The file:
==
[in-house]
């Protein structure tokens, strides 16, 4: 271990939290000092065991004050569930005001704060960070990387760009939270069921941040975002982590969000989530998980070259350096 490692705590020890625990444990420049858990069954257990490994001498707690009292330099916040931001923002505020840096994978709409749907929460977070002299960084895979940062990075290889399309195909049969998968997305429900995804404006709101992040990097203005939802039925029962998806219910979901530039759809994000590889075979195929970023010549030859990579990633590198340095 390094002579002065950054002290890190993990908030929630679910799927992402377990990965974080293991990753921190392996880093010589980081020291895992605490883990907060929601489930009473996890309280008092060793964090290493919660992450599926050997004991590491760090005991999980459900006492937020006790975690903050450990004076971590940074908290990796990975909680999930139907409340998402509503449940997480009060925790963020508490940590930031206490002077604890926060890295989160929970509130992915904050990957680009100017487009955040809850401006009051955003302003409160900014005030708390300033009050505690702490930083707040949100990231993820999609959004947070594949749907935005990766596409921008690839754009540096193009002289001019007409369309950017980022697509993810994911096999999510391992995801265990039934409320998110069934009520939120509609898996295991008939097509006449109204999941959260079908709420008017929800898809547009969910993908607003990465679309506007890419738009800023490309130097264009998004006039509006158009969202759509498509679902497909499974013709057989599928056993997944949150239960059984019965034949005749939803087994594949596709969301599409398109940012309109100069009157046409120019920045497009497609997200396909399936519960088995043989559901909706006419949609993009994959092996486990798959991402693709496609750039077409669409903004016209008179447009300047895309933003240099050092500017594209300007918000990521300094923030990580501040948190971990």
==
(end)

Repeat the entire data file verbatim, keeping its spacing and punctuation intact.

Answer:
[in-house]
């Protein structure tokens, strides 16, 4: 271990939290000092065991004050569930005001704060960070990387760009939270069921941040975002982590969000989530998980070259350096 490692705590020890625990444990420049858990069954257990490994001498707690009292330099916040931001923002505020840096994978709409749907929460977070002299960084895979940062990075290889399309195909049969998968997305429900995804404006709101992040990097203005939802039925029962998806219910979901530039759809994000590889075979195929970023010549030859990579990633590198340095 390094002579002065950054002290890190993990908030929630679910799927992402377990990965974080293991990753921190392996880093010589980081020291895992605490883990907060929601489930009473996890309280008092060793964090290493919660992450599926050997004991590491760090005991999980459900006492937020006790975690903050450990004076971590940074908290990796990975909680999930139907409340998402509503449940997480009060925790963020508490940590930031206490002077604890926060890295989160929970509130992915904050990957680009100017487009955040809850401006009051955003302003409160900014005030708390300033009050505690702490930083707040949100990231993820999609959004947070594949749907935005990766596409921008690839754009540096193009002289001019007409369309950017980022697509993810994911096999999510391992995801265990039934409320998110069934009520939120509609898996295991008939097509006449109204999941959260079908709420008017929800898809547009969910993908607003990465679309506007890419738009800023490309130097264009998004006039509006158009969202759509498509679902497909499974013709057989599928056993997944949150239960059984019965034949005749939803087994594949596709969301599409398109940012309109100069009157046409120019920045497009497609997200396909399936519960088995043989559901909706006419949609993009994959092996486990798959991402693709496609750039077409669409903004016209008179447009300047895309933003240099050092500017594209300007918000990521300094923030990580501040948190971990």